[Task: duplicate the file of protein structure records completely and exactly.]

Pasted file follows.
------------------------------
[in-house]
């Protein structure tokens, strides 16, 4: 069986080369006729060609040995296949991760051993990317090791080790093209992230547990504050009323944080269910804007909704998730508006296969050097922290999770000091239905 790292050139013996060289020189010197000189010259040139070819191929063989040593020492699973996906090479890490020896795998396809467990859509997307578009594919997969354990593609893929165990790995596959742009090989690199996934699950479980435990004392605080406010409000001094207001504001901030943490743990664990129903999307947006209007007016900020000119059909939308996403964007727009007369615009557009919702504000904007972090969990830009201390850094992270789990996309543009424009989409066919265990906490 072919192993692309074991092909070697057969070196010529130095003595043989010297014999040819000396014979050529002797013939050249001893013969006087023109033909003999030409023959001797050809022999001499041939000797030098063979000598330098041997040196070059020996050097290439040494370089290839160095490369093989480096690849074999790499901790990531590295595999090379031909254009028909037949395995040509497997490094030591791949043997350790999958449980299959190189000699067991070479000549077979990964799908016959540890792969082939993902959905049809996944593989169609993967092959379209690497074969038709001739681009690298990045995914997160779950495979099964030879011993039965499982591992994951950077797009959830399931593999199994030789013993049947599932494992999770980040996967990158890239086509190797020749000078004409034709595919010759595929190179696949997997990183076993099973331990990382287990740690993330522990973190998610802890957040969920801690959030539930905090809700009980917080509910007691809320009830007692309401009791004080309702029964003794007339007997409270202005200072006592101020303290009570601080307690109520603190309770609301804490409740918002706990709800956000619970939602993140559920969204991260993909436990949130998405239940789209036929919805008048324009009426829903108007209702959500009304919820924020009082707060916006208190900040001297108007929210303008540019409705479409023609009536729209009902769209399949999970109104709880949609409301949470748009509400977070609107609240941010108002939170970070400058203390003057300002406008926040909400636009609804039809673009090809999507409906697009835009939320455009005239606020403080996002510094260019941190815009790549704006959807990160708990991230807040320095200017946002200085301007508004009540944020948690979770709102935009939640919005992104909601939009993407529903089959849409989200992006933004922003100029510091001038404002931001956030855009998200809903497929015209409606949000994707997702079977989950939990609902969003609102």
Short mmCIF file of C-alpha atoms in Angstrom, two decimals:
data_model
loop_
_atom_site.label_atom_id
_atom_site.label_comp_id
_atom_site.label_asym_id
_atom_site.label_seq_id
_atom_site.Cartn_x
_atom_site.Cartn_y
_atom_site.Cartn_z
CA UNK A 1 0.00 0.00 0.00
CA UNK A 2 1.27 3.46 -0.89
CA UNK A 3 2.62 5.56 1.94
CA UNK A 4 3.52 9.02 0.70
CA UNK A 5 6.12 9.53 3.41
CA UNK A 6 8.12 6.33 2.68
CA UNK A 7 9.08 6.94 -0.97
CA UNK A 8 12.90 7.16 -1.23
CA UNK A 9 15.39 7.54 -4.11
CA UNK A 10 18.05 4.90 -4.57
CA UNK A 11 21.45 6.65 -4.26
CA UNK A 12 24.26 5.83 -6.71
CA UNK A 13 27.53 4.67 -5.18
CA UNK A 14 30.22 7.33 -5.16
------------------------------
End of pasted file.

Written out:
[in-house]
């Protein structure tokens, strides 16, 4: 069986080369006729060609040995296949991760051993990317090791080790093209992230547990504050009323944080269910804007909704998730508006296969050097922290999770000091239905 790292050139013996060289020189010197000189010259040139070819191929063989040593020492699973996906090479890490020896795998396809467990859509997307578009594919997969354990593609893929165990790995596959742009090989690199996934699950479980435990004392605080406010409000001094207001504001901030943490743990664990129903999307947006209007007016900020000119059909939308996403964007727009007369615009557009919702504000904007972090969990830009201390850094992270789990996309543009424009989409066919265990906490 072919192993692309074991092909070697057969070196010529130095003595043989010297014999040819000396014979050529002797013939050249001893013969006087023109033909003999030409023959001797050809022999001499041939000797030098063979000598330098041997040196070059020996050097290439040494370089290839160095490369093989480096690849074999790499901790990531590295595999090379031909254009028909037949395995040509497997490094030591791949043997350790999958449980299959190189000699067991070479000549077979990964799908016959540890792969082939993902959905049809996944593989169609993967092959379209690497074969038709001739681009690298990045995914997160779950495979099964030879011993039965499982591992994951950077797009959830399931593999199994030789013993049947599932494992999770980040996967990158890239086509190797020749000078004409034709595919010759595929190179696949997997990183076993099973331990990382287990740690993330522990973190998610802890957040969920801690959030539930905090809700009980917080509910007691809320009830007692309401009791004080309702029964003794007339007997409270202005200072006592101020303290009570601080307690109520603190309770609301804490409740918002706990709800956000619970939602993140559920969204991260993909436990949130998405239940789209036929919805008048324009009426829903108007209702959500009304919820924020009082707060916006208190900040001297108007929210303008540019409705479409023609009536729209009902769209399949999970109104709880949609409301949470748009509400977070609107609240941010108002939170970070400058203390003057300002406008926040909400636009609804039809673009090809999507409906697009835009939320455009005239606020403080996002510094260019941190815009790549704006959807990160708990991230807040320095200017946002200085301007508004009540944020948690979770709102935009939640919005992104909601939009993407529903089959849409989200992006933004922003100029510091001038404002931001956030855009998200809903497929015209409606949000994707997702079977989950939990609902969003609102």
Short mmCIF file of C-alpha atoms in Angstrom, two decimals:
data_model
loop_
_atom_site.label_atom_id
_atom_site.label_comp_id
_atom_site.label_asym_id
_atom_site.label_seq_id
_atom_site.Cartn_x
_atom_site.Cartn_y
_atom_site.Cartn_z
CA UNK A 1 0.00 0.00 0.00
CA UNK A 2 1.27 3.46 -0.89
CA UNK A 3 2.62 5.56 1.94
CA UNK A 4 3.52 9.02 0.70
CA UNK A 5 6.12 9.53 3.41
CA UNK A 6 8.12 6.33 2.68
CA UNK A 7 9.08 6.94 -0.97
CA UNK A 8 12.90 7.16 -1.23
CA UNK A 9 15.39 7.54 -4.11
CA UNK A 10 18.05 4.90 -4.57
CA UNK A 11 21.45 6.65 -4.26
CA UNK A 12 24.26 5.83 -6.71
CA UNK A 13 27.53 4.67 -5.18
CA UNK A 14 30.22 7.33 -5.16